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East Hartford, CT 06118

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From Seed to Shelf Logo

Friday, January 28, 2000


Jim Futtner Closing Barn Doors

Jim Futtner closes barn doors after Wednesday's snowstorm to keep topsoil inside from freezing. Tractors are also stored there.

Jim Futtner Handling Cuttings for Propagation

Jim Futtner handles cuttings for propagation in the main greenhouse. "I love the challenge of making things take root," he says.

When Winter Comes, Farm Family's Tasks Slow, Move Inside

by Fran Silverman
Courant Consumer Affairs Writer

This is the eighth in a series of stories examining the experiences of one Connecticut farm family, the Futtners, as they take their crops through the growing season and their farm through the year.

The temperature is but a scant lO degrees above zero. The fields lie barren, covered with snow. The farm stand on Silver Lane in East Hartford is closed up tight, icicles hanging from the roof.

But inside the greenhouse, it is summer.

The air is humid, the temperature at 70 degrees. Pop rock blares from the radio. Impatiens, fuchsias and geraniums in various stages of growth line the tables, their brightly colored petals contrasting with the gray sky outside. In these dark, arctic days of winter, Jim and Honora Futtner are busy getting ready for spring.

The pace is stow, relaxed and steady. Honora is in the back of the greenhouse, checking inventory for plant labels. Jim and his staff, Patrick Miller and Amy Kowalask, are spending the day taking cuttings from potted plants and transplanting them to flats.

At one end of the greenhouse, the bright red leaves of the poinsettia left over from Christmas are starting to fade. At me other end, tomato plants are beginning to sprout.

"I love the challenge of making things take root," said Jim, 51, who grew up farming with his father, Raymond. "It's about as close as you get to creating life; you know how God must feel."

Inside the greenhouse, muted rays of sun stream though the plastic covering, and the air smells like earth. Here, Jim can turn his back on winter - and the winter blues.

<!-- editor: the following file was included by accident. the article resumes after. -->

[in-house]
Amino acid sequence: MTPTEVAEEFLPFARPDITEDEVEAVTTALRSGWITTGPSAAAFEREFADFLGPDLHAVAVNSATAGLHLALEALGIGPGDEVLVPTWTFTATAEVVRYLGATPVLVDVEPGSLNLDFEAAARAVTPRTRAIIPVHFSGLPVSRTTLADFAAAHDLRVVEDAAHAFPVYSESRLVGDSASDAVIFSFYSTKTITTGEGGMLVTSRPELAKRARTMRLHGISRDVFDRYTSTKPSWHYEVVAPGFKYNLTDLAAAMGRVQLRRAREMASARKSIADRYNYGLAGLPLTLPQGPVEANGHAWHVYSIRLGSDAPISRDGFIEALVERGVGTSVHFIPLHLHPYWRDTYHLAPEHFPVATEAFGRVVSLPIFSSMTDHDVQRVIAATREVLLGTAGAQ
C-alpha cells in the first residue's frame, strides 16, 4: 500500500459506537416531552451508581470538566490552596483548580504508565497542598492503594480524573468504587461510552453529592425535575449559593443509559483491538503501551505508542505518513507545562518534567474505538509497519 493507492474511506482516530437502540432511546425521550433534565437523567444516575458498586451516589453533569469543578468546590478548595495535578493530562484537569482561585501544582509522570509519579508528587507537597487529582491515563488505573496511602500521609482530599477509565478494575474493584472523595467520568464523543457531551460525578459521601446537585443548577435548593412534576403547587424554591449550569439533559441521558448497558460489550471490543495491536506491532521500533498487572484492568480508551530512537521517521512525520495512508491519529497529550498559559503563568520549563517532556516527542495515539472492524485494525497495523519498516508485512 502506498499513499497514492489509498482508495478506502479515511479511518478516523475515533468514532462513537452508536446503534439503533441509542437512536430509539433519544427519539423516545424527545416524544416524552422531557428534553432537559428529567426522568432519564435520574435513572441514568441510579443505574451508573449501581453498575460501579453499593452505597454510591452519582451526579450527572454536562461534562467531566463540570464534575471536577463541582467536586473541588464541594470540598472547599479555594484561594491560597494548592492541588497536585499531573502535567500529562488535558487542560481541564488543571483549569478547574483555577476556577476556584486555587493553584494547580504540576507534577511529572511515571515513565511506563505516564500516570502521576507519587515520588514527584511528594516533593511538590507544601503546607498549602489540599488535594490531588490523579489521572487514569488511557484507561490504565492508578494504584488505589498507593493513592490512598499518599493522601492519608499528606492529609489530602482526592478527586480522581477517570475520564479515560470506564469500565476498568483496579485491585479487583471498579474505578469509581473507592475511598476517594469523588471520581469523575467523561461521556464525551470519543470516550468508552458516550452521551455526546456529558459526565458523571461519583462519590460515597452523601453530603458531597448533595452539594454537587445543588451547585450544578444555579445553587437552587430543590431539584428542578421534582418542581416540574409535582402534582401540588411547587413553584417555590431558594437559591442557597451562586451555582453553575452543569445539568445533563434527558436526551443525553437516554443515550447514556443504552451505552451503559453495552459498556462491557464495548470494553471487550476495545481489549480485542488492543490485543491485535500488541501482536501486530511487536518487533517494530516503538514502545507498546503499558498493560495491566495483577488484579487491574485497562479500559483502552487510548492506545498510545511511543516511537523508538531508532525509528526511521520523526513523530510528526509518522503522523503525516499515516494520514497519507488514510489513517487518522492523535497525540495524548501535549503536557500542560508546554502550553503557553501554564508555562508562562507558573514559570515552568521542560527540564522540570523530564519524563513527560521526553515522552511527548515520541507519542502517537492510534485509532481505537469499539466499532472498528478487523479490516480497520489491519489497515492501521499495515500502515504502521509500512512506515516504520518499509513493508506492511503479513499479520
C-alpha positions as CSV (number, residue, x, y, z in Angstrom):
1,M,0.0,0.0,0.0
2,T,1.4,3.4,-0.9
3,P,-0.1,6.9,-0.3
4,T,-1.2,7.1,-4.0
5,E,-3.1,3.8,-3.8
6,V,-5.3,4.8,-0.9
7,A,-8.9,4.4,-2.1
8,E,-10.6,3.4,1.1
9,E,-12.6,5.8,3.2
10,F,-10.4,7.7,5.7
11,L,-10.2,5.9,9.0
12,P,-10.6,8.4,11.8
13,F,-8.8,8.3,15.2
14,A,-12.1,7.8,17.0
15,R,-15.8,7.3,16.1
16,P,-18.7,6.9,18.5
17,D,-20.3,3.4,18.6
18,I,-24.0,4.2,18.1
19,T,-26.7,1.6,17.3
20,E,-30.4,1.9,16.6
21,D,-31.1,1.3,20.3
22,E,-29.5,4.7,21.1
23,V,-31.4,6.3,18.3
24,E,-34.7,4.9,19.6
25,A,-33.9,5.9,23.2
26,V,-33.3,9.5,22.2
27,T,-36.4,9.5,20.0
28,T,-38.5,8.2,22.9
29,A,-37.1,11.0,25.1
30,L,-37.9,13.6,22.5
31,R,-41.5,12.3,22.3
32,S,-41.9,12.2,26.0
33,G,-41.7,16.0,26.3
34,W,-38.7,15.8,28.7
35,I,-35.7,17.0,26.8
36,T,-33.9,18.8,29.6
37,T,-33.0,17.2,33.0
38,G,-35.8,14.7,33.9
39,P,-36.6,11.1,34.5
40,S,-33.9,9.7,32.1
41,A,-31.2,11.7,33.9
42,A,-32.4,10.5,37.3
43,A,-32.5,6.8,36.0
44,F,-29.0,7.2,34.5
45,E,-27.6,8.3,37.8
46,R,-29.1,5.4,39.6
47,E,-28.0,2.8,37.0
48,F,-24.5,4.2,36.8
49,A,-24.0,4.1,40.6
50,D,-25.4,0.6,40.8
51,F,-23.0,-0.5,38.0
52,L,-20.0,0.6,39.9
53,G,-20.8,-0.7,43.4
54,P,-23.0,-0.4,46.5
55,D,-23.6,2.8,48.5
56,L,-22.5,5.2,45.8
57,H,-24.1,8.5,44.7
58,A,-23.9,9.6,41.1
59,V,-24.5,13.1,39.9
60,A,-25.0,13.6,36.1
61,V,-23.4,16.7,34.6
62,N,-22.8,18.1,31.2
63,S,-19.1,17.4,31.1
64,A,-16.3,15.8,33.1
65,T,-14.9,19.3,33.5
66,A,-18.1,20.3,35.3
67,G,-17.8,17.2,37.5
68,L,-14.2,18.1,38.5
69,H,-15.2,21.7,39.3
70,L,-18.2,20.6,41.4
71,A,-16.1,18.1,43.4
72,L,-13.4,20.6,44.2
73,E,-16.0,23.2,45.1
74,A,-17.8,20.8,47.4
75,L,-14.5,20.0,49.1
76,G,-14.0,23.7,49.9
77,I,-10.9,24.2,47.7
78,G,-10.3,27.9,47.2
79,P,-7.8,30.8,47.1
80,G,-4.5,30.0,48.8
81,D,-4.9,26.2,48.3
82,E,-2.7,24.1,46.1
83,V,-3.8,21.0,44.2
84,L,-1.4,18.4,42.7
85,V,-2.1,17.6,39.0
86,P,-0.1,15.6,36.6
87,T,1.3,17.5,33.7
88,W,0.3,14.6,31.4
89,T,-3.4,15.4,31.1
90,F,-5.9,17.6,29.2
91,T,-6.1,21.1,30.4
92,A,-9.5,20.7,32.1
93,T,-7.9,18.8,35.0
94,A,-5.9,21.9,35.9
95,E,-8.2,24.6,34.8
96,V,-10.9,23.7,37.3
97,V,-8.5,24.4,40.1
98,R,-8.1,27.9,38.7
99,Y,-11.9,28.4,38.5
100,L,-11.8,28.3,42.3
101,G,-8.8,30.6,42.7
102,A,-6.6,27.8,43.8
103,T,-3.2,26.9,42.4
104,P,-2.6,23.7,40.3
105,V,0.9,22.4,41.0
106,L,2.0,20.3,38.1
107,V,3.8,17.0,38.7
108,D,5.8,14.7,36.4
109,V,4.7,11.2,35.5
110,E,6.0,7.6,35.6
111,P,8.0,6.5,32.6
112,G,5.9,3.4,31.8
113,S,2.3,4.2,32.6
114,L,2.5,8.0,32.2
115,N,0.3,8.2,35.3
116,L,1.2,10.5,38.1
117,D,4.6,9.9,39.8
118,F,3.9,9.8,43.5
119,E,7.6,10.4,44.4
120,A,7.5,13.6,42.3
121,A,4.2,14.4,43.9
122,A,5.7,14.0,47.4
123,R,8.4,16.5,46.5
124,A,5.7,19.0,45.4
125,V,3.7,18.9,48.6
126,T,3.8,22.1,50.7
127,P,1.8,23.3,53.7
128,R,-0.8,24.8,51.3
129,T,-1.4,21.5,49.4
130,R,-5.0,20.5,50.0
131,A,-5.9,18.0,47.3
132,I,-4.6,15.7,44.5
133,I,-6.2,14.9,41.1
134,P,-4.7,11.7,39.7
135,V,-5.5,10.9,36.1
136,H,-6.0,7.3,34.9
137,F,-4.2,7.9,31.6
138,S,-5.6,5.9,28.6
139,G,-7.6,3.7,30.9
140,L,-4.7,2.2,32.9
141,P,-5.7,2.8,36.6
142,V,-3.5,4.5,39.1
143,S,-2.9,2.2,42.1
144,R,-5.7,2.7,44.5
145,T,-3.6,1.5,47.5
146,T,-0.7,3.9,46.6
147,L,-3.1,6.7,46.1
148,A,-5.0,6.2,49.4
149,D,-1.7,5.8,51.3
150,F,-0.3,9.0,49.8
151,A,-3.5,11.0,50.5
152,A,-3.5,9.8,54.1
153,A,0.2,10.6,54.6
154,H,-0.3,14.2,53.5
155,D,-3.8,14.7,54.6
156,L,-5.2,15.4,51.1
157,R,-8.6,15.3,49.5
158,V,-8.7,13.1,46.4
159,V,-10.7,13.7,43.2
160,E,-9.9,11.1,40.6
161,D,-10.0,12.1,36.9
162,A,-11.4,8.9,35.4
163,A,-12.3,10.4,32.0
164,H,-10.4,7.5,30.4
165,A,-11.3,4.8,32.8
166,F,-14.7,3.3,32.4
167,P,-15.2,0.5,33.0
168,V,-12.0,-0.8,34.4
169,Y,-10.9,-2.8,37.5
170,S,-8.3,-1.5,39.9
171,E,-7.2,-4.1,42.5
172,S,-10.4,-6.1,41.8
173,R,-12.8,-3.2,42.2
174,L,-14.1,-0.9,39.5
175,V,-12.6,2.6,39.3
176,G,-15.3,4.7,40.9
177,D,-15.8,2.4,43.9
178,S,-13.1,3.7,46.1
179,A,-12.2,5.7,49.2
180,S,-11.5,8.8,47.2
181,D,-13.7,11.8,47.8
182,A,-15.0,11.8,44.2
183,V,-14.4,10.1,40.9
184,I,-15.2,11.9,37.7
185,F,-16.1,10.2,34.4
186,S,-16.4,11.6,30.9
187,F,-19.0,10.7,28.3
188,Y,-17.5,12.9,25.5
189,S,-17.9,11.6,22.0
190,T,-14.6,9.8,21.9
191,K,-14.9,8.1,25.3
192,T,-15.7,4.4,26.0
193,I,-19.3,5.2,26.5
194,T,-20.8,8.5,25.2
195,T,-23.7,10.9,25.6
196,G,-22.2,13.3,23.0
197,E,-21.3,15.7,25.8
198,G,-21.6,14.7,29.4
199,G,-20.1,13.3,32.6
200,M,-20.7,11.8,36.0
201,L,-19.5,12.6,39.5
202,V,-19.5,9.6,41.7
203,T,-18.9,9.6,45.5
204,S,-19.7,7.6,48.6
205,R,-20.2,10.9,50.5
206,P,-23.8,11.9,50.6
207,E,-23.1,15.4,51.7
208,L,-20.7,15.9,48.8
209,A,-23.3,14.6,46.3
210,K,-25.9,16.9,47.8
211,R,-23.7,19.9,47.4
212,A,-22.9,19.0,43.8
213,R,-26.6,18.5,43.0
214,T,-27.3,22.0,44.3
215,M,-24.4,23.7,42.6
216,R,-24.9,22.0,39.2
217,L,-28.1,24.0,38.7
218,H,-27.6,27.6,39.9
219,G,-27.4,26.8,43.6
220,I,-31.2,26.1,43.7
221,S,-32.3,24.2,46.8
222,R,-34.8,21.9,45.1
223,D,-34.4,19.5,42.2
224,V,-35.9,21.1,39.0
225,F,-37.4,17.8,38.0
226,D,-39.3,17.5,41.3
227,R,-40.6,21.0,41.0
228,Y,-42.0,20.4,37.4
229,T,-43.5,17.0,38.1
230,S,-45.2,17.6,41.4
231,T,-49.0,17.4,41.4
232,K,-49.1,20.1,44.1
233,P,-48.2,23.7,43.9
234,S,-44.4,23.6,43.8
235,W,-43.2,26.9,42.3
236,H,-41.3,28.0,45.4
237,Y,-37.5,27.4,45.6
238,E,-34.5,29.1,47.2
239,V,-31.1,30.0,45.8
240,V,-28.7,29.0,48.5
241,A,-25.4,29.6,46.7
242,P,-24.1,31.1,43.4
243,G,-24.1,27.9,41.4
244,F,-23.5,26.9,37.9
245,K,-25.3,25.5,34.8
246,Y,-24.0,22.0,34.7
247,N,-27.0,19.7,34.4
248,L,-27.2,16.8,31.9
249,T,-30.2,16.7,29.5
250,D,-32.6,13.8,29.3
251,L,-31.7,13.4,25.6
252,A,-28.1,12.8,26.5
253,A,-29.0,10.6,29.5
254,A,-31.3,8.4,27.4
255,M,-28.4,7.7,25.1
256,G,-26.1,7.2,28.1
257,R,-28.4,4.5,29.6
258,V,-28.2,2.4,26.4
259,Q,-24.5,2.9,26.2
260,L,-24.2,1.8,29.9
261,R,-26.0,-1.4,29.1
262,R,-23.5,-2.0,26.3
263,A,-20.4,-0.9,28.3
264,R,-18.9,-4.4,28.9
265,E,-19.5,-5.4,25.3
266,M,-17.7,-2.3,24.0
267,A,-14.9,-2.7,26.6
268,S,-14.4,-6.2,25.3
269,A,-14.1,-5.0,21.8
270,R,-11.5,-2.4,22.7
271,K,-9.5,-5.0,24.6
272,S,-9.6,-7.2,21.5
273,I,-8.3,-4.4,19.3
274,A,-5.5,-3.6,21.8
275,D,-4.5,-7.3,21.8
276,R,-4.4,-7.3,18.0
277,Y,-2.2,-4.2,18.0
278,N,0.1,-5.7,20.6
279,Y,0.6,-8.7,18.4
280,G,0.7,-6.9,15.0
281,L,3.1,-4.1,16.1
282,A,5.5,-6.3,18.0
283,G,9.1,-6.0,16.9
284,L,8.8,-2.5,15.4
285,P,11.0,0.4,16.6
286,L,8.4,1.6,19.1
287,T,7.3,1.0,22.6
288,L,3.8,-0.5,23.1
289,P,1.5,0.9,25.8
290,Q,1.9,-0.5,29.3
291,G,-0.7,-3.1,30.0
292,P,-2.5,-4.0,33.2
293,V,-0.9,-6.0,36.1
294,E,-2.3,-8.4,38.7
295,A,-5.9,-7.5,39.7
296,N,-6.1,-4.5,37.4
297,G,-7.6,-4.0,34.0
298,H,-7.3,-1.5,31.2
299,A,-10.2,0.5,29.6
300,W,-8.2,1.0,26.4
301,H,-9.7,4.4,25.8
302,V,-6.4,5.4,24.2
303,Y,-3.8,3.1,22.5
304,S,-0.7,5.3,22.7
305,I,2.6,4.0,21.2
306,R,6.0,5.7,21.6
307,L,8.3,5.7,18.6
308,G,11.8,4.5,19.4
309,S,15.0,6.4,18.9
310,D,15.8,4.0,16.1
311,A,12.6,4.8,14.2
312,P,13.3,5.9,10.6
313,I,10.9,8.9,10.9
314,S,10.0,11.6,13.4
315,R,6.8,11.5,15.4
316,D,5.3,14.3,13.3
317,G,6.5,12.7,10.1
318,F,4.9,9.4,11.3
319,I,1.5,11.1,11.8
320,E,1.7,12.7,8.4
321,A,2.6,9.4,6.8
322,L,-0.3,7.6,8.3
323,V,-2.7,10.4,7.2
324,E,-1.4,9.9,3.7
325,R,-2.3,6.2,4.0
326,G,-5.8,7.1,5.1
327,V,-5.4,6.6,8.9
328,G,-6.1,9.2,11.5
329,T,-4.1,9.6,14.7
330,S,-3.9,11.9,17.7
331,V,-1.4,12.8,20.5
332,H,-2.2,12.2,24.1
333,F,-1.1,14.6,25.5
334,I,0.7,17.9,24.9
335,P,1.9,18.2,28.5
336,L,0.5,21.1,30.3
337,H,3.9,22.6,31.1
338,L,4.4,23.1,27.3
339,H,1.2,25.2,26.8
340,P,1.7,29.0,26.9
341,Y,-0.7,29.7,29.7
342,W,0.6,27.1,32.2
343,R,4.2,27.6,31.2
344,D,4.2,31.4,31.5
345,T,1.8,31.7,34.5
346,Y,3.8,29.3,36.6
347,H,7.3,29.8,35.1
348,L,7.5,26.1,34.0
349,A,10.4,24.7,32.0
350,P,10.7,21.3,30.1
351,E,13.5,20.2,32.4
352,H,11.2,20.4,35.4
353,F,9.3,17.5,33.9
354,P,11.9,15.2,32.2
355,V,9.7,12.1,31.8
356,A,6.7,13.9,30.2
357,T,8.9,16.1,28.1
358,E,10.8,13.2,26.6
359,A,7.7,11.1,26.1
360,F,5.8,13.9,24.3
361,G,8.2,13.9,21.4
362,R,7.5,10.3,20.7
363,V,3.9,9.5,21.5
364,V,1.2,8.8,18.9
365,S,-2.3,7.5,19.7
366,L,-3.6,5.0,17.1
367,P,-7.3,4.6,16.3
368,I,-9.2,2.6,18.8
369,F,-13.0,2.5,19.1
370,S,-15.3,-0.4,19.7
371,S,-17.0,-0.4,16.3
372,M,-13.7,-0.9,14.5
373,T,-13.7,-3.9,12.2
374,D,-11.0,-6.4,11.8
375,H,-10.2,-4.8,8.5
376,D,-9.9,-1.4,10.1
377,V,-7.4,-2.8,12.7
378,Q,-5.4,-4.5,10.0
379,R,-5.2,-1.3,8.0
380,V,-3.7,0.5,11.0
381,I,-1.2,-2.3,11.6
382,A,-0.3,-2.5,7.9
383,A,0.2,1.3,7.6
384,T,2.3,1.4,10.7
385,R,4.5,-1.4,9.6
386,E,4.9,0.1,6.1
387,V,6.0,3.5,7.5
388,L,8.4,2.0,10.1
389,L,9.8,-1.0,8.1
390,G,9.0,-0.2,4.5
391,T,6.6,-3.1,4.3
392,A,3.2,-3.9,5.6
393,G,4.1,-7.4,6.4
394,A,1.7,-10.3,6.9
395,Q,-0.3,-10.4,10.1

"The greenhouse is the next best thing to being outside," he said.

When the harvest ends, when the leaves crumble and drop off the trees and the soil is plowed under, Jim starts a free fall into depression.

Maybe it's because each autumn his furious pace slows to a crawl. Maybe it's because his body, which is exposed to sunlight for 15 hours a day in the summer can't adjust to the lack of light. Maybe it's because it was on a winter day in 1995 that Jim's father died.

Winter depression is not uncommon among farmers. Many say they also find it a struggle to slow down, work indoors - adrift from the soil that challenges and sustains them.

This year, Jim is trying to keep the blues at bay with exercise. He has joined Honora in her predawn runs, although the snow has limited that activity in recent weeks.

At night, he lifts weights with his 16-year-old son, Joseph, who one day hopes to take over the farm from his father, much as Jim took it over from his dad two decades ago.

Although the exercise is helping, anxiety grabbed hold of him this year during Thanksgiving.

Each year, Jim resists taking medication to battle the blues, putting off pills until he's sure he can't climb out of the black hole on his own. This winter, he has been able to reduce the dosage.

"This is the best year I've had," he said.

Honora, who has held Jim in her arms during the worst of it, agrees.

"He's doing better," she said gently. "I really thought we'd make it through with exercise, but then you realize you need help."

Since the blues struck with full force five years ago, the Futtners have tried different approaches to shake Jim out of it. This year, after the family's annual Christmas vacation, Honora planned some small day trips and visits with friends.

Jim is also keeping a steady - but not stressed - pace at work.

"In the past, if I didn't get something done that day, it was a disaster. Now, if it gets done a week or two later, thats OK," Jim said.

Still, winter's slow pace is an adjustment.

"Other farmers say people tell them to slow down. But they also say they don't know anything else," he said.

For Honora, who runs the family's farm stand in East Hartford, the toughest time of year is September. The harvest is at it's peak, but the younger helpers have returned to schooL.

"The big factor for me was we didn't take time to plan ahead, plan a vacation, just a little crumb to look forward to," she said.

This year, the family went to Bermuda in December with profits the couple squirreled away after a decent harvest in 1998.

When they got home to Connecticut, Jim didn't rush back to work. He took a few extra days off. Then he headed to the greenhouse to start preparing soil.

These days, he is dividing his time among the garage, where he makes repairs to the tractors and farm equipment, the greenhouse, and home, where he and Honora fill out tax forms, pesticide summaries and employment schedules.

Because of the drought last summer that wilted the pepper crop and stunted the melons and tomatoes, the Futtners will be applying for federal disaster relief grants. It is the first time they've requested government aid. In me coming weeks, the pace will pick up as more seeds arrive and Jim gets ready to plow the fields. Until then, Jim is learning to stow down and rejuvenate - much like the soil is doing.

"It may look dead outside," he said, "but its just resting."

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